The Dillon family sits for a portrait in their home in Worcester’s Beaver Brook neighborhood. It’s 1904, and their neighbor, a photographer named Charles Bullard, perches behind the camera.
The African-American Dillons — Thomas, Margaret and their three children — are dressed in their Sunday best. Their parlor displays an air of middle-class respectability: lace curtains, wallpaper, framed portraits — and a poster of President Theodore Roosevelt’s 1902 visit to Worcester.
Why did the Dillons revere Roosevelt? Why did the 26th U.S. president visit Worcester? And did the parlor’s appearance indicate that the Dillons were economically well off, or that the coachman and his wife aspired to rise into the middle class?
These are just some of the questions that sparked conversations among 10 undergraduate students, their professors, and several area residents last spring in “Public History: Race, Photography and Community,” a Problems of Practice history seminar at Clark University.
In the course, taught by Janette Greenwood, professor of history, and Nancy Burns, associate curator of prints, drawings and photographs at the Worcester Art Museum, the students researched nearly 20 of the 225 photographs Bullard took of his neighbors from the Beaver Brook area of Worcester. More than 80 of the photographs are on display as part of the exhibition, “Rediscovering an American Community of Color: The Photographs of William Bullard,” which runs through Feb. 25, 2018, at the museum.
Greenwood, Burns and Frank Morrill, a local historian who owns Bullard’s collection of 5,400 photographs and glass negatives, have been working on the exhibition for nearly four years. Bullard, who was white, lived several years in the racially and ethnically mixed neighborhood of Beaver Brook, home to African-Americans from the South, Native Americans from the region, and immigrants from all over the world.
Read more about the discovery of William Bullard’s photographs, the involvement of Professor Janette Greenwood and her students, and the exhibition at the Worcester Art Museum.
In the POP course, each student researched at least one photo and interviewed the descendants of Bullard’s “sitters,” as the people in the portraits are called. Their research informs essays on a student-created website about the Bullard exhibition, as well as the labels accompanying some of the photographs hung at the museum. The students also blogged about their experience for the museum’s website.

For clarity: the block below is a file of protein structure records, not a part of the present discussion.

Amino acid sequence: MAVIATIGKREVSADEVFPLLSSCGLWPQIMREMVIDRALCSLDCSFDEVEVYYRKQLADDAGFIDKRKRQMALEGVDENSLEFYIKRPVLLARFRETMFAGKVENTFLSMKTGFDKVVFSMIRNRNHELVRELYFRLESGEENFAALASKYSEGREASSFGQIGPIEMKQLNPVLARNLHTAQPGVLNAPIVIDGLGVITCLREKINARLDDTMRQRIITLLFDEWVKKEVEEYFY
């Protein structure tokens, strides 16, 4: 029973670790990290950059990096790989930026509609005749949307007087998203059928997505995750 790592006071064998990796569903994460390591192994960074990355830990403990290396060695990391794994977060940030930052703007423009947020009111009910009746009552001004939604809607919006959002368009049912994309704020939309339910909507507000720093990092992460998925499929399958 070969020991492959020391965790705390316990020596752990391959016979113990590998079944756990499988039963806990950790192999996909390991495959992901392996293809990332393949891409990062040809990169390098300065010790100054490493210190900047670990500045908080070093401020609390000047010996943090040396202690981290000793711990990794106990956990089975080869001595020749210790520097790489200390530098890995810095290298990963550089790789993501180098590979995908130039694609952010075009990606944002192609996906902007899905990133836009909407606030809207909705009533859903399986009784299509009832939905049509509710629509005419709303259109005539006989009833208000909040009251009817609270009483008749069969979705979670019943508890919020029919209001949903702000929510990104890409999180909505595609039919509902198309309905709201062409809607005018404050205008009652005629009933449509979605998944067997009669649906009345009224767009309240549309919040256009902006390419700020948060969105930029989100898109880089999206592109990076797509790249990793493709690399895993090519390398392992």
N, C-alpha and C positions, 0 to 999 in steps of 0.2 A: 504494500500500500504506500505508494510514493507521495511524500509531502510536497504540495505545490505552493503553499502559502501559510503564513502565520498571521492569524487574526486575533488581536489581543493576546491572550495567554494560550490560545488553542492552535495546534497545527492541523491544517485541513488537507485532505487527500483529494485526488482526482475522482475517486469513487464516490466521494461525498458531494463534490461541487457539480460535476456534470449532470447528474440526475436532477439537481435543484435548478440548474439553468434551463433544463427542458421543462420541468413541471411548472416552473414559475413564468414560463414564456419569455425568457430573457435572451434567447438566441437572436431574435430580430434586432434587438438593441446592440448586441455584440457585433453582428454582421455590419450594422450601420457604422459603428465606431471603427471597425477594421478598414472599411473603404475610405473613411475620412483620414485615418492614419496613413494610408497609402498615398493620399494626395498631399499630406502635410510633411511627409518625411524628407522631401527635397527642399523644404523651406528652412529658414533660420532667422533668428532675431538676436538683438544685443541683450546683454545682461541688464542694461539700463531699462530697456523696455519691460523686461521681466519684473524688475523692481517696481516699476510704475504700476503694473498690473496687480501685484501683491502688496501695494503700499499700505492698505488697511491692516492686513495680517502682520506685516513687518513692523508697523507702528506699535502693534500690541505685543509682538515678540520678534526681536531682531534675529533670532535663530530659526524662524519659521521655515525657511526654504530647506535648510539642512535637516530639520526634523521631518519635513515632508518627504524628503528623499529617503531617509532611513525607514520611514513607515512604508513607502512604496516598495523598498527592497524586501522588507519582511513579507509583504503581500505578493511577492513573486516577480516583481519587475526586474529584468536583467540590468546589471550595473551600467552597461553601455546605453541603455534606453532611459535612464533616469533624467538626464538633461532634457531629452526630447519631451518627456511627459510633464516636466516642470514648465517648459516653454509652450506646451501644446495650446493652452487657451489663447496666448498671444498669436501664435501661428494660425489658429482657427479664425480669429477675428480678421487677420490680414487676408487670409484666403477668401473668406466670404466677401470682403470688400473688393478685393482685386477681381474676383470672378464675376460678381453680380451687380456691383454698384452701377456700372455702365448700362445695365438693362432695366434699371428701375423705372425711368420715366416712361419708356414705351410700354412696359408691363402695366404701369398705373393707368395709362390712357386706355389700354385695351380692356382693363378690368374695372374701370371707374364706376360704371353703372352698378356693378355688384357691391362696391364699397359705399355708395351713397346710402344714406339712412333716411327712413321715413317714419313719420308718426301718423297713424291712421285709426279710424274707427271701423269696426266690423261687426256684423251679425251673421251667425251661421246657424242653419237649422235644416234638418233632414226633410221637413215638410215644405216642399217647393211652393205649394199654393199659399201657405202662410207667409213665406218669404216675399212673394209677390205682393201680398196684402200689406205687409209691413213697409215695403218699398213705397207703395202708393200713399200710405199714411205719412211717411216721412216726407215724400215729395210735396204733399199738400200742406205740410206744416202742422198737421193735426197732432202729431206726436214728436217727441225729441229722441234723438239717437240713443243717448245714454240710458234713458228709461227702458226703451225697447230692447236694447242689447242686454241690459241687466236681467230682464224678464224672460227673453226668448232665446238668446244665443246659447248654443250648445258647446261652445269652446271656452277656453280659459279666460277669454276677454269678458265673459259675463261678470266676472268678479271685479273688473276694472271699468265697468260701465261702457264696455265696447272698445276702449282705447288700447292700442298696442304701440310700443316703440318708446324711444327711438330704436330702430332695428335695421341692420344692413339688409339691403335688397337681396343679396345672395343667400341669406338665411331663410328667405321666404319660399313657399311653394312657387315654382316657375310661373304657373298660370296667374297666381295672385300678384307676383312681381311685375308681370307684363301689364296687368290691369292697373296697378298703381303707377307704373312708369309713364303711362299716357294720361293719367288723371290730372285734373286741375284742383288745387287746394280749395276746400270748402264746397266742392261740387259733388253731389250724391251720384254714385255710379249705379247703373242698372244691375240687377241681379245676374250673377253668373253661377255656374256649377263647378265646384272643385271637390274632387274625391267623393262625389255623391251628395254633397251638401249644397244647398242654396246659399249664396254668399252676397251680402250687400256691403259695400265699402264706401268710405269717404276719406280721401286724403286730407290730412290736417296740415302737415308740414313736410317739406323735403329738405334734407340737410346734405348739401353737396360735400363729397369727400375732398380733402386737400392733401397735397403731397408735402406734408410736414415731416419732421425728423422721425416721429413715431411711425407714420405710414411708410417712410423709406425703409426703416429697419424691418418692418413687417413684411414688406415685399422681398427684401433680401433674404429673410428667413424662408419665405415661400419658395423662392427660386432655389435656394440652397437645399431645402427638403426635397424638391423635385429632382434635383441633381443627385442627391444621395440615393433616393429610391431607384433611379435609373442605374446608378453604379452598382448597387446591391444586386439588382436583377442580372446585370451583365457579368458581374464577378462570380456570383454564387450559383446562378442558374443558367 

In May, the students made their final presentations in anticipation of the exhibition. By focusing their Power Point talks on a classmate’s findings, each student practiced presenting research about a photograph. Many of the students, including several 2017 graduates, will attend the museum’s Master Series Third Thursday event on Oct. 19 and be available for questions about the photos they researched.
So why did the Dillon family display the Teddy Roosevelt poster?
“Many African-Americans remained loyal to the Republican Party at the turn of the century because they associated the party with Lincoln, emancipation and hope,” Charlotte Maxwell ’17 explained during her presentation of research by her classmate and fellow history major, Stefan Sprinckmöller Alayza ’17.
The poster commemorated Roosevelt’s visit two years earlier as a guest of the Worcester Agricultural Society, where more than 25,000 people greeted him. “Never since the first settlers staked out their home sites were there so many people in Worcester in one day,” the Worcester Spy newspaper reported. Roosevelt would return in 1905 to give Commencement speeches at Clark and Holy Cross.
After Maxwell’s presentation, the class, along with Morrill and several descendants of Bullard’s sitters, discussed and analyzed the photo — the Dillons’ dress, their facial expressions, and the interior of their home.
Yet Greenwood cautioned the students not to assume too much about the family.
“It’s important to make some of these subtle distinctions about what we know and don’t know,” she said.
Sprinckmöller Alayza’s research about Roosevelt met the goal of the assignment, she added.
“It’s not just an antiquarian exercise about one family in Worcester, but it’s about a much larger national story taking place,” Greenwood said. “This is a model of starting with the particular, teasing out the local context and connecting it to the national.
“That’s a really important part of this exhibition, because this is about an American community of color,” she added. “It’s not just about Worcester; it’s not just about Beaver Brook. We see national currents flowing through these photographs.”
For Sprinckmöller Alayza, the project “has been a rewarding and challenging experience,” he writes in a blog article for the museum. “Looking back at our efforts as a class this semester, I can say we have put the puzzle pieces together.”